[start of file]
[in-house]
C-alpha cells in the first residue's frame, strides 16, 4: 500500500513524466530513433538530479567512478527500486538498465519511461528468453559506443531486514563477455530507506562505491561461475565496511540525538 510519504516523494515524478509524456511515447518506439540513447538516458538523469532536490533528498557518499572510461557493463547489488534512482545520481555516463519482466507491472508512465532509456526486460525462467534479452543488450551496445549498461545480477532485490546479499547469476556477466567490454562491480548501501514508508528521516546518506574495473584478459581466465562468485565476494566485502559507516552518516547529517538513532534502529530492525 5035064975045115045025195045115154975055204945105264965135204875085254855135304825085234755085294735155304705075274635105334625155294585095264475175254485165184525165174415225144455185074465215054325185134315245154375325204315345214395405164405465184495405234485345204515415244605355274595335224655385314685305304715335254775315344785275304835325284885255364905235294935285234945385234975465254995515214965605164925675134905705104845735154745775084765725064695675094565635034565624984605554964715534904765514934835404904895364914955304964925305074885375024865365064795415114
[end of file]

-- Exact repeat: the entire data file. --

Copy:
[in-house]
C-alpha cells in the first residue's frame, strides 16, 4: 500500500513524466530513433538530479567512478527500486538498465519511461528468453559506443531486514563477455530507506562505491561461475565496511540525538 510519504516523494515524478509524456511515447518506439540513447538516458538523469532536490533528498557518499572510461557493463547489488534512482545520481555516463519482466507491472508512465532509456526486460525462467534479452543488450551496445549498461545480477532485490546479499547469476556477466567490454562491480548501501514508508528521516546518506574495473584478459581466465562468485565476494566485502559507516552518516547529517538513532534502529530492525 5035064975045115045025195045115154975055204945105264965135204875085254855135304825085234755085294735155304705075274635105334625155294585095264475175254485165184525165174415225144455185074465215054325185134315245154375325204315345214395405164405465184495405234485345204515415244605355274595335224655385314685305304715335254775315344785275304835325284885255364905235294935285234945385234975465254995515214965605164925675134905705104845735154745775084765725064695675094565635034565624984605554964715534904765514934835404904895364914955304964925305074885375024865365064795415114